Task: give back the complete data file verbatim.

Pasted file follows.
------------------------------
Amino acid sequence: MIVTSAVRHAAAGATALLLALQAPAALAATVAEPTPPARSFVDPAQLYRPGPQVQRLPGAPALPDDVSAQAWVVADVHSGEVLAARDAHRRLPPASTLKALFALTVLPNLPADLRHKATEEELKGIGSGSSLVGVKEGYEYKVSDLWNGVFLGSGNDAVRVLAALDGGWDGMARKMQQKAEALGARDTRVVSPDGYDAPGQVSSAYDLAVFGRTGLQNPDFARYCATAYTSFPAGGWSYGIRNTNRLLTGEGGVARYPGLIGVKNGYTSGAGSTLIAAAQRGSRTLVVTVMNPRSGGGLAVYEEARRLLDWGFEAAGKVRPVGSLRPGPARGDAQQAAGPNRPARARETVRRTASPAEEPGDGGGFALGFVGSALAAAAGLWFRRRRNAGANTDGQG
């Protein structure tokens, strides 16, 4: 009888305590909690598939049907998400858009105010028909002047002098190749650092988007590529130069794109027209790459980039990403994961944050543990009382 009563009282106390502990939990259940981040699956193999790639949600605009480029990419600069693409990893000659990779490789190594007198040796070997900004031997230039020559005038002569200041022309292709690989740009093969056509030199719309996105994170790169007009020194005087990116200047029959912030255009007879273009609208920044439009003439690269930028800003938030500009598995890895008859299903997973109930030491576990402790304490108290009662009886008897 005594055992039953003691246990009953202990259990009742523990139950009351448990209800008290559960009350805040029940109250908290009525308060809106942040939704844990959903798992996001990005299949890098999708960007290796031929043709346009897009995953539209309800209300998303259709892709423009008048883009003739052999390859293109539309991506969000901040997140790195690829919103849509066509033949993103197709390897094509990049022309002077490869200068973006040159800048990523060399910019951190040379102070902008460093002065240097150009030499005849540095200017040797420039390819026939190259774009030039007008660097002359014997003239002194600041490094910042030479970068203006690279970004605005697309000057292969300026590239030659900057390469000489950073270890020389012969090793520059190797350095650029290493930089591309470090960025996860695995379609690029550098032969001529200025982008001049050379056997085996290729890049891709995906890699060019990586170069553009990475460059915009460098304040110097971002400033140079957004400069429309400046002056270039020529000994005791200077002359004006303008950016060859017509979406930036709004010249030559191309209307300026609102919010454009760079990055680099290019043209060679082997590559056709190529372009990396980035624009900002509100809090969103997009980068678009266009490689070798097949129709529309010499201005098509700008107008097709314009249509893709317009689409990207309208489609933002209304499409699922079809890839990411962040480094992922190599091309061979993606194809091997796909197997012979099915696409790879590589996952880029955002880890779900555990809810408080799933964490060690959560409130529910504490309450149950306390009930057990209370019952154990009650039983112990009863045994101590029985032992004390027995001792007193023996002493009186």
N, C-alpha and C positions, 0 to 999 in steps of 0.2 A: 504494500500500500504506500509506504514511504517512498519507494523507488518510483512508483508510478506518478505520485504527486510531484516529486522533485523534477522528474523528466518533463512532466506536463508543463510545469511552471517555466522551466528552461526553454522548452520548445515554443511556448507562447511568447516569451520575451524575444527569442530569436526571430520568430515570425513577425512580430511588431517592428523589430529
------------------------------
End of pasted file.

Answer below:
Amino acid sequence: MIVTSAVRHAAAGATALLLALQAPAALAATVAEPTPPARSFVDPAQLYRPGPQVQRLPGAPALPDDVSAQAWVVADVHSGEVLAARDAHRRLPPASTLKALFALTVLPNLPADLRHKATEEELKGIGSGSSLVGVKEGYEYKVSDLWNGVFLGSGNDAVRVLAALDGGWDGMARKMQQKAEALGARDTRVVSPDGYDAPGQVSSAYDLAVFGRTGLQNPDFARYCATAYTSFPAGGWSYGIRNTNRLLTGEGGVARYPGLIGVKNGYTSGAGSTLIAAAQRGSRTLVVTVMNPRSGGGLAVYEEARRLLDWGFEAAGKVRPVGSLRPGPARGDAQQAAGPNRPARARETVRRTASPAEEPGDGGGFALGFVGSALAAAAGLWFRRRRNAGANTDGQG
């Protein structure tokens, strides 16, 4: 009888305590909690598939049907998400858009105010028909002047002098190749650092988007590529130069794109027209790459980039990403994961944050543990009382 009563009282106390502990939990259940981040699956193999790639949600605009480029990419600069693409990893000659990779490789190594007198040796070997900004031997230039020559005038002569200041022309292709690989740009093969056509030199719309996105994170790169007009020194005087990116200047029959912030255009007879273009609208920044439009003439690269930028800003938030500009598995890895008859299903997973109930030491576990402790304490108290009662009886008897 005594055992039953003691246990009953202990259990009742523990139950009351448990209800008290559960009350805040029940109250908290009525308060809106942040939704844990959903798992996001990005299949890098999708960007290796031929043709346009897009995953539209309800209300998303259709892709423009008048883009003739052999390859293109539309991506969000901040997140790195690829919103849509066509033949993103197709390897094509990049022309002077490869200068973006040159800048990523060399910019951190040379102070902008460093002065240097150009030499005849540095200017040797420039390819026939190259774009030039007008660097002359014997003239002194600041490094910042030479970068203006690279970004605005697309000057292969300026590239030659900057390469000489950073270890020389012969090793520059190797350095650029290493930089591309470090960025996860695995379609690029550098032969001529200025982008001049050379056997085996290729890049891709995906890699060019990586170069553009990475460059915009460098304040110097971002400033140079957004400069429309400046002056270039020529000994005791200077002359004006303008950016060859017509979406930036709004010249030559191309209307300026609102919010454009760079990055680099290019043209060679082997590559056709190529372009990396980035624009900002509100809090969103997009980068678009266009490689070798097949129709529309010499201005098509700008107008097709314009249509893709317009689409990207309208489609933002209304499409699922079809890839990411962040480094992922190599091309061979993606194809091997796909197997012979099915696409790879590589996952880029955002880890779900555990809810408080799933964490060690959560409130529910504490309450149950306390009930057990209370019952154990009650039983112990009863045994101590029985032992004390027995001792007193023996002493009186």
N, C-alpha and C positions, 0 to 999 in steps of 0.2 A: 504494500500500500504506500509506504514511504517512498519507494523507488518510483512508483508510478506518478505520485504527486510531484516529486522533485523534477522528474523528466518533463512532466506536463508543463510545469511552471517555466522551466528552461526553454522548452520548445515554443511556448507562447511568447516569451520575451524575444527569442530569436526571430520568430515570425513577425512580430511588431517592428523589430529